Convicted Fisher Killer Eligible for Parole Hearing

He was sentenced to 25 years in prison in February 2007, with the first chance of parole expected after four-and-half years. But Alfred Turner, the man convicted in the high-profile murder trial of Emily Fisher earlier this year, is already eligible for a parole hearing on September 13th.

Fisher, who was prominent in the Memphis social and arts community, was stabbed to death in 1995. Two suspects were found not guilty of the murder in 1996. A few years later, an informant led police to Turner, whose blood was found at Fisher's house on Central. In January 2007. Turner was convicted of "facilitation to commit felony murder." Jurors never doubted he left blood at the scene but weren’t convinced he committed the act. Turner had ties to Fisher's drug-addicted son, Adrian Fisher, who admitted in the first trial that he bragged about his family's wealth and the presence of a safe in the elegant Midtown house.

According to Dorinda Carter of Tennesssee's Department of Corrections, Turner was a "Standard Range One" offender who was ordered to serve at least 30 percent of the 25 years. However, after subtracting 1,142 days of jail credit, 304 days of pretrial behavior credit, and 54 days of "sentence reduction credit" earned since his sentence, Turner's release eligibility date is August 14, 2010. His offense is also eligible for a "safety valve date, an early parole consideration date in place due to prison overcrowding," says Carter. "He also gets credit for behavior and programs he's completed while incarcerated."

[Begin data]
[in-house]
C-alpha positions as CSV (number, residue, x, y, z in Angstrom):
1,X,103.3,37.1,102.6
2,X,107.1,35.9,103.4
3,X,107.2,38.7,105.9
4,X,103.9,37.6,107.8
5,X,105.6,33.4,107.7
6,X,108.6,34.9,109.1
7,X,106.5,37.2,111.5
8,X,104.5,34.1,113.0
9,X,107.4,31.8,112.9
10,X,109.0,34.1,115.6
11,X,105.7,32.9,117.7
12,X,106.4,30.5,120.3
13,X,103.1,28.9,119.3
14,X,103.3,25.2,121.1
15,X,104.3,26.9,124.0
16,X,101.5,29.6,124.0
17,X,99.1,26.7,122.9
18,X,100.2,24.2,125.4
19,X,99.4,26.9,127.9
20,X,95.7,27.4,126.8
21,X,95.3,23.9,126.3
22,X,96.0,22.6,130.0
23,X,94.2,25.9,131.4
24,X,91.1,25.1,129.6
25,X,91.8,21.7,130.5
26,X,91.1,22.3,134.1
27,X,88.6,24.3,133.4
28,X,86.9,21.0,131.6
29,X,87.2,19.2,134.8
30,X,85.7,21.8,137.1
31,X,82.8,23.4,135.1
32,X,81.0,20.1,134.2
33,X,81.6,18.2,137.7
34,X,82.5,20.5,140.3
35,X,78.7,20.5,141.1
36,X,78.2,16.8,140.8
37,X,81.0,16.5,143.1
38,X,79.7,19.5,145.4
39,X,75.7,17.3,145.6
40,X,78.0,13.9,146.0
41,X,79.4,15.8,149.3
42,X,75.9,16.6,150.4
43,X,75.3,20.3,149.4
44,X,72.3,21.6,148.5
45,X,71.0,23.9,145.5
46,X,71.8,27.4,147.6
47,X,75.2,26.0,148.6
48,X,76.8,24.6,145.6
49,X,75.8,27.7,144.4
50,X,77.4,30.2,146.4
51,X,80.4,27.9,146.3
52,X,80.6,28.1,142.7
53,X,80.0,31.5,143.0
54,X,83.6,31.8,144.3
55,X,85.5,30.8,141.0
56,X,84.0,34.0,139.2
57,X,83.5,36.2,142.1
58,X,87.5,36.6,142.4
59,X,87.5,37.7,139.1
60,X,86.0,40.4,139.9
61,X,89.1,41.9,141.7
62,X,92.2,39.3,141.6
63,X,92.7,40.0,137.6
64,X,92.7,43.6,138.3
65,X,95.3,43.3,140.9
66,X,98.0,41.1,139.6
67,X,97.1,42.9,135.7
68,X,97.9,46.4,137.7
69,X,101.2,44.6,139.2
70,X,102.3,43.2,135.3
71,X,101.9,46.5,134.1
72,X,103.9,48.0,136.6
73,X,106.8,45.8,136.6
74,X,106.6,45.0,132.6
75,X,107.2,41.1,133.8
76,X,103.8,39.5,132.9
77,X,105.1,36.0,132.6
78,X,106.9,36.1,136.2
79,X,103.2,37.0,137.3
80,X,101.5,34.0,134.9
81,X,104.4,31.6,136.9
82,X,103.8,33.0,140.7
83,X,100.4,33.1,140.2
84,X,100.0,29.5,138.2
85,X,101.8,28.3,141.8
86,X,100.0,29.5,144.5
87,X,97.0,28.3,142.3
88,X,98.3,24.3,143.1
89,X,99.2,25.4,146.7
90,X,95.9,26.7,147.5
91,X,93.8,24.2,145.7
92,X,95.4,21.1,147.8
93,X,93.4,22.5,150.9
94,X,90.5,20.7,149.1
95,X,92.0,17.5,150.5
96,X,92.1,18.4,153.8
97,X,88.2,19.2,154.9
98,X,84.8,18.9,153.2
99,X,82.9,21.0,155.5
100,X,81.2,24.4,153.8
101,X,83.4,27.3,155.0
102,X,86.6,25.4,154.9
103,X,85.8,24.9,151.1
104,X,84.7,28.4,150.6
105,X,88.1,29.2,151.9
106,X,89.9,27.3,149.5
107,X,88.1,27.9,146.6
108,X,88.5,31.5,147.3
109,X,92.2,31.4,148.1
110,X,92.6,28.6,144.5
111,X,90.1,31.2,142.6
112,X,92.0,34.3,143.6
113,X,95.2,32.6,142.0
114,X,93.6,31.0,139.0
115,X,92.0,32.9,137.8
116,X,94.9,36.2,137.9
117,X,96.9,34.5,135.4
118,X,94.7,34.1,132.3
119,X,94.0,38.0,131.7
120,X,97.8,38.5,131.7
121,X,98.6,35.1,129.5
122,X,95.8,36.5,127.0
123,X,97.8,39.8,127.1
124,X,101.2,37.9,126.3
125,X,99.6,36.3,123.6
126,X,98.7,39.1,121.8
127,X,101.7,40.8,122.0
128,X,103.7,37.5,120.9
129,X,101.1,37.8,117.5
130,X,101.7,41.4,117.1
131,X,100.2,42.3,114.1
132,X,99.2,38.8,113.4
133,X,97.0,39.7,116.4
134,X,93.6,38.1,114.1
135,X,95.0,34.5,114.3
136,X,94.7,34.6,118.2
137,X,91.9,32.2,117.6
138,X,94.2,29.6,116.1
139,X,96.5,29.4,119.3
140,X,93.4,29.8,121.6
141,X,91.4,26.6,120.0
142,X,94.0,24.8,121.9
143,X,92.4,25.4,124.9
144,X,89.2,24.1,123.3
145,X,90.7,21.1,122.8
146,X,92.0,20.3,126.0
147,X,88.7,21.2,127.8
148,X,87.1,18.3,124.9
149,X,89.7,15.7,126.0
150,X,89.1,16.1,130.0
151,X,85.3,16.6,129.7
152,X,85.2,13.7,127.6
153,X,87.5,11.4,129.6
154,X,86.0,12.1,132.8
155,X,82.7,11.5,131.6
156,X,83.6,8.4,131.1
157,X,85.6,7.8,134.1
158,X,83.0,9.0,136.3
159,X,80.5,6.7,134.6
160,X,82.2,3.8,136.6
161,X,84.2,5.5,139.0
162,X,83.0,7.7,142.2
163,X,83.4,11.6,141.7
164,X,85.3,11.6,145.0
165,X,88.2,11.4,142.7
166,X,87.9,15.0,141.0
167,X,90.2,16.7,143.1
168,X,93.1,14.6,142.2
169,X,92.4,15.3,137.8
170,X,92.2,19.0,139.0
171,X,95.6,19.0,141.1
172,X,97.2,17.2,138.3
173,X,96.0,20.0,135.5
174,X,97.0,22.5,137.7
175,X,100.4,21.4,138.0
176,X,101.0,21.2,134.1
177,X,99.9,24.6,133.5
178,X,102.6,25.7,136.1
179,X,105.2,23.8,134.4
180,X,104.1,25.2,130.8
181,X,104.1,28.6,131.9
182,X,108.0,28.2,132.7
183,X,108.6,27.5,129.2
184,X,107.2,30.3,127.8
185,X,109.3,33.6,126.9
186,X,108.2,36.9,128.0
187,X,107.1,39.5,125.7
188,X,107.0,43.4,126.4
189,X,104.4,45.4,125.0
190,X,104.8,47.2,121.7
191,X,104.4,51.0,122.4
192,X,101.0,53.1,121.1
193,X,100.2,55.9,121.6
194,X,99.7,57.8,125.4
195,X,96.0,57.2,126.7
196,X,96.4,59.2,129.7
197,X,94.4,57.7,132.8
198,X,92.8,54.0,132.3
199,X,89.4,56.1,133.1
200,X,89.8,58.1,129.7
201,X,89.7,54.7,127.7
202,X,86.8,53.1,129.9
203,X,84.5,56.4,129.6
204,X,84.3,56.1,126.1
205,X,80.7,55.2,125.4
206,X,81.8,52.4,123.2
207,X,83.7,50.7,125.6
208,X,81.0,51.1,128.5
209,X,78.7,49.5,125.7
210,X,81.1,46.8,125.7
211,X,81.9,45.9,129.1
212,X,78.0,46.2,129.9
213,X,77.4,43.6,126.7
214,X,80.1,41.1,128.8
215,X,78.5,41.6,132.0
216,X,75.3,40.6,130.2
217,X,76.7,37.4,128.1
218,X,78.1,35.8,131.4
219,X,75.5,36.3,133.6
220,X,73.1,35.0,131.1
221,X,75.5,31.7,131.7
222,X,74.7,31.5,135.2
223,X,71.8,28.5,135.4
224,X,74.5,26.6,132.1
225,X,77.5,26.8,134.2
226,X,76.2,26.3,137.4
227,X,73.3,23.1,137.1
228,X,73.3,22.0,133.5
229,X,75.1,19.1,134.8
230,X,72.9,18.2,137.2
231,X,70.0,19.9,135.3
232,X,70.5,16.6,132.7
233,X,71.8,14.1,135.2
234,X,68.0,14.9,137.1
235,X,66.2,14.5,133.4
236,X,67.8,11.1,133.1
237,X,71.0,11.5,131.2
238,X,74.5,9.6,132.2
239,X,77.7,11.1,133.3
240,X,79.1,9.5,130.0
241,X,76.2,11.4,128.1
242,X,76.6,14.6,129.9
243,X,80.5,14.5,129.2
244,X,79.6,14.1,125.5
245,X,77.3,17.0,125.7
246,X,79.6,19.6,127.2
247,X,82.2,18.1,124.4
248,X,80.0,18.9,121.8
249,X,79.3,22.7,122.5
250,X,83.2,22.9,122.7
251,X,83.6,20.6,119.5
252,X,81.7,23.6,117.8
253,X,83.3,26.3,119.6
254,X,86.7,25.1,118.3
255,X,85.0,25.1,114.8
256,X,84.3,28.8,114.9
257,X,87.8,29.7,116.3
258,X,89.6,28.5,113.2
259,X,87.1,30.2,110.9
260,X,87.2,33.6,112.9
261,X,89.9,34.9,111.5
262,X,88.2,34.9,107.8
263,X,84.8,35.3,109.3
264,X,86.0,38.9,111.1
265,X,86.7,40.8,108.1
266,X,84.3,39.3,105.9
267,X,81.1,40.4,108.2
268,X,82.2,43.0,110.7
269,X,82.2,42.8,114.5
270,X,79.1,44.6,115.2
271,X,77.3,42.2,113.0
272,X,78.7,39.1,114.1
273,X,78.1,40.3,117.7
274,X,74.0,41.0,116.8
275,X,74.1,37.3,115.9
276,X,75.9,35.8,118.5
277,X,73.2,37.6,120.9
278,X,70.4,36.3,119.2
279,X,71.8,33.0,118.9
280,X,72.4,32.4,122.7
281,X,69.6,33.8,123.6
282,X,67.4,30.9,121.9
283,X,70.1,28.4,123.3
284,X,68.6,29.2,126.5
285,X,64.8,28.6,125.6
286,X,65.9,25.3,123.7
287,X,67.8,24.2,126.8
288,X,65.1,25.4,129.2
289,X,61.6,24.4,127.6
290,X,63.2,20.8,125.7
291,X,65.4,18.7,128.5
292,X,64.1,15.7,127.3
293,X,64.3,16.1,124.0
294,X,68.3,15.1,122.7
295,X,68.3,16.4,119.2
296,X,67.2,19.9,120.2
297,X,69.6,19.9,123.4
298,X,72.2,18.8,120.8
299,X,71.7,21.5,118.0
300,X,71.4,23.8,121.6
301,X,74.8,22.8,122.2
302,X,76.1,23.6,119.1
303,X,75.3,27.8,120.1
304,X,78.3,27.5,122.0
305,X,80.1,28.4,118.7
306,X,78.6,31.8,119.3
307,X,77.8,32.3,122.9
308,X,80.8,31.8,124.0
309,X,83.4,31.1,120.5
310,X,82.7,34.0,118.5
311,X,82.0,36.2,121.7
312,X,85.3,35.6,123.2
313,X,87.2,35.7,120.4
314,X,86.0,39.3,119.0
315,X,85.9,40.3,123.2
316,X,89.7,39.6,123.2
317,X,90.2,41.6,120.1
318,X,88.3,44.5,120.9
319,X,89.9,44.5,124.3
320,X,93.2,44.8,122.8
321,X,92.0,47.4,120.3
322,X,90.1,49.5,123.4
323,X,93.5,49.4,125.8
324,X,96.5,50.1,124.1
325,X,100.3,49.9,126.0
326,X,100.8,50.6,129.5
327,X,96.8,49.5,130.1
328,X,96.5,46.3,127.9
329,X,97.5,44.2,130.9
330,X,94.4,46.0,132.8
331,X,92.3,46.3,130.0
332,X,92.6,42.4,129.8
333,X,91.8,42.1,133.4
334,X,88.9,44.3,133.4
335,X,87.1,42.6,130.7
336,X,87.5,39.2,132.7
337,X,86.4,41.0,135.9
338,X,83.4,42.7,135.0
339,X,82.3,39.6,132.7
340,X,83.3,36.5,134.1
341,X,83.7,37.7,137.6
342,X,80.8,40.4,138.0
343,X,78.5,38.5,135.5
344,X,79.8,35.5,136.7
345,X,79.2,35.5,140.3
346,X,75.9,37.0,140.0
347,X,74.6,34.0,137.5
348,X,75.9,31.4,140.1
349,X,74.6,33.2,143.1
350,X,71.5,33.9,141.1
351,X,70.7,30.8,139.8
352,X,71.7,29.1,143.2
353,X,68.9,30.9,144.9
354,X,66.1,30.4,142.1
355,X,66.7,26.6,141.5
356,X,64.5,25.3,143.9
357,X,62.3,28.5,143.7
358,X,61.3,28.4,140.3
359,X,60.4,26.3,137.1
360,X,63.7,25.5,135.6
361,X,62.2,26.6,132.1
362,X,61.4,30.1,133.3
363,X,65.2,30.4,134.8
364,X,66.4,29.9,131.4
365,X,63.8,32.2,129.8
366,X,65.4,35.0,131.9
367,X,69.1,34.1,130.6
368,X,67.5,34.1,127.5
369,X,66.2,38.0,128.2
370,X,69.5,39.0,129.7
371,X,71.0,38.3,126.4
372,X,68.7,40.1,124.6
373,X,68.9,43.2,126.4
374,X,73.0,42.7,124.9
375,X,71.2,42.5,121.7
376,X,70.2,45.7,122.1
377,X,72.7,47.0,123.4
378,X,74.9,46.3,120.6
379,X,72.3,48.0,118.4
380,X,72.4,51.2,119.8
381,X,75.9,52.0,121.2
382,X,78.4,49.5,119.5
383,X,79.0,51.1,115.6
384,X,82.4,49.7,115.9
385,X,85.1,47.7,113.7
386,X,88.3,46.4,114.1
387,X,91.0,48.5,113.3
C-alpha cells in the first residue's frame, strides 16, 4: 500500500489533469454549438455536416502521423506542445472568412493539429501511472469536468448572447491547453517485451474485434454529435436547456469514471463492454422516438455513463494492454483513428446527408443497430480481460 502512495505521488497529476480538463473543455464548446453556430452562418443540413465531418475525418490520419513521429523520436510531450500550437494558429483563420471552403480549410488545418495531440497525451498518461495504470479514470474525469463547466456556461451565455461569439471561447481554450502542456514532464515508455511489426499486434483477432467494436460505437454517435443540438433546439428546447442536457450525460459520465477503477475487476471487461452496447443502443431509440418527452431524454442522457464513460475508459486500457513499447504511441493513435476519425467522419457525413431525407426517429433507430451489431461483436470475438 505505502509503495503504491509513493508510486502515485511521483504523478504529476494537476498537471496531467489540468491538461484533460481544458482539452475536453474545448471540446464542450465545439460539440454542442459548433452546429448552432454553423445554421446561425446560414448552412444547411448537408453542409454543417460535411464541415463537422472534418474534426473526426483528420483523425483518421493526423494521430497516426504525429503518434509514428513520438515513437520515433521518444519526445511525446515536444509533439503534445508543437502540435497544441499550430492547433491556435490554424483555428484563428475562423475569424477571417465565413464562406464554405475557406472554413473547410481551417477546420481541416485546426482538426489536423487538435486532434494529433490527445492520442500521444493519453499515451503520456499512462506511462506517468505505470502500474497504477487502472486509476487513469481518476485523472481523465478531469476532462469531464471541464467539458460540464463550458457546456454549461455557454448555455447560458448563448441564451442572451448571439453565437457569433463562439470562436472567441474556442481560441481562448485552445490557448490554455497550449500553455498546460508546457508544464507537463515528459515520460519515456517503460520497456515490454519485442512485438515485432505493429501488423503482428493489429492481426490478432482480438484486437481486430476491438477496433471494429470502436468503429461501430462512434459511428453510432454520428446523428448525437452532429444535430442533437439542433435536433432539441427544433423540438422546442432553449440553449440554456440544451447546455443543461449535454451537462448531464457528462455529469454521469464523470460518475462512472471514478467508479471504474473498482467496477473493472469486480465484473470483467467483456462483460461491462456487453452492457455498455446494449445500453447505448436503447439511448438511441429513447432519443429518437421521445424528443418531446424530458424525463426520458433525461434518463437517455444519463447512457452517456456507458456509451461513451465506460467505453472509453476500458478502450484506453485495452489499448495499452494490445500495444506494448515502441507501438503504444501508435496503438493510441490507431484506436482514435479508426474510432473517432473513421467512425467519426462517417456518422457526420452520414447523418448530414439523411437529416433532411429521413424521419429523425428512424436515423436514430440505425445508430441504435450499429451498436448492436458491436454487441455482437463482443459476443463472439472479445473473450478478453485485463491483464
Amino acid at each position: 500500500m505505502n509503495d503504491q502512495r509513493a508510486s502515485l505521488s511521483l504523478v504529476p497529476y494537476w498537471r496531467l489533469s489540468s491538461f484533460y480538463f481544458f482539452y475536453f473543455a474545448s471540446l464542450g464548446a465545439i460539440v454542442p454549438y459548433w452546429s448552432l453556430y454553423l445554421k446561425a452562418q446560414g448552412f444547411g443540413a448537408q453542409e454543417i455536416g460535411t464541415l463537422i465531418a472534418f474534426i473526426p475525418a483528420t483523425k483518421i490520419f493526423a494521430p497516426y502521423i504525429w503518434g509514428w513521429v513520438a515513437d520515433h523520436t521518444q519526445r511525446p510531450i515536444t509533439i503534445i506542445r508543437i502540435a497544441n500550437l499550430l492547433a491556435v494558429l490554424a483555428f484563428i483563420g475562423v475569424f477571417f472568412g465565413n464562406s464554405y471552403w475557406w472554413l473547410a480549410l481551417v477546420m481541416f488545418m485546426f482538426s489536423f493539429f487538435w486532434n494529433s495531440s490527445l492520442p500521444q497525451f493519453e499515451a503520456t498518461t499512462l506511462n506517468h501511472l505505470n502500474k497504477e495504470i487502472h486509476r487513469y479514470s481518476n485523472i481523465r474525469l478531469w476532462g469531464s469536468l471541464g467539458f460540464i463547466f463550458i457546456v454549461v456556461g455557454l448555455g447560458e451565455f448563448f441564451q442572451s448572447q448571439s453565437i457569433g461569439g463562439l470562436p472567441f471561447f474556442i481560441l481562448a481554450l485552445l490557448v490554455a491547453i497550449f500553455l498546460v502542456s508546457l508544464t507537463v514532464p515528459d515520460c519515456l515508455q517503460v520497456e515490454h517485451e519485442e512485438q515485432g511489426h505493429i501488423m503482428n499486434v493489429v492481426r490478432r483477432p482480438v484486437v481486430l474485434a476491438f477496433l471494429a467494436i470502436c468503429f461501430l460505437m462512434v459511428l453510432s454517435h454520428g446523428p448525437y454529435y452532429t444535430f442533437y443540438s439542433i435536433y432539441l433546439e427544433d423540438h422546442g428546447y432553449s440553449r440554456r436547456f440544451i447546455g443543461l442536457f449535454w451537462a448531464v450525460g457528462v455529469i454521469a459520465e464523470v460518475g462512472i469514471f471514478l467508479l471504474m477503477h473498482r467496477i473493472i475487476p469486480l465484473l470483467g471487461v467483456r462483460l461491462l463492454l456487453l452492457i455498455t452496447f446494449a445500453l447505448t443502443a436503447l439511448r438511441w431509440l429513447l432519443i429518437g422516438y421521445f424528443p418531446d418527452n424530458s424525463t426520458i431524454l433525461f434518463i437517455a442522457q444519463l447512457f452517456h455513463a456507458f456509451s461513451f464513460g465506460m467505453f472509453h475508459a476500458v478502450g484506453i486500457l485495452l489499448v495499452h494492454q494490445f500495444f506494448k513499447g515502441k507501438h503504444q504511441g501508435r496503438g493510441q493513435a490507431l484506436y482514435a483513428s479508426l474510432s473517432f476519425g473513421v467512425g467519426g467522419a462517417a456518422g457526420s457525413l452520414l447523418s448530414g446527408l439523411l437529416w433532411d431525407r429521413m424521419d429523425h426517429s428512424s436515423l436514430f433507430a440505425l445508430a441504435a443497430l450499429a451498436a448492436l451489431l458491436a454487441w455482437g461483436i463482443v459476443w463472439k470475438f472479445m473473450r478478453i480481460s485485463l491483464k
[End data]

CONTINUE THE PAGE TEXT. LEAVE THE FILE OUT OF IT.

Not surprisingly, the family of Fisher, who was stabbed more than 50 times, is shocked. Rebecca Fisher, daughter of the victim, says, "I knew parole was a possiblity but to go up for it now -- when it hasn't even been one-fourth of the allotted time -- is crazy. I have to tell myself it's not going to happen or it will make everything, the whole justice system, seem pointless."

Fisher, a San Francisco-based writer, performer, and teacher, wrote and performed a one-woman show about the murder titled The Magnificence of the Disaster, which ran in Memphis in May and will run again in March 2008.

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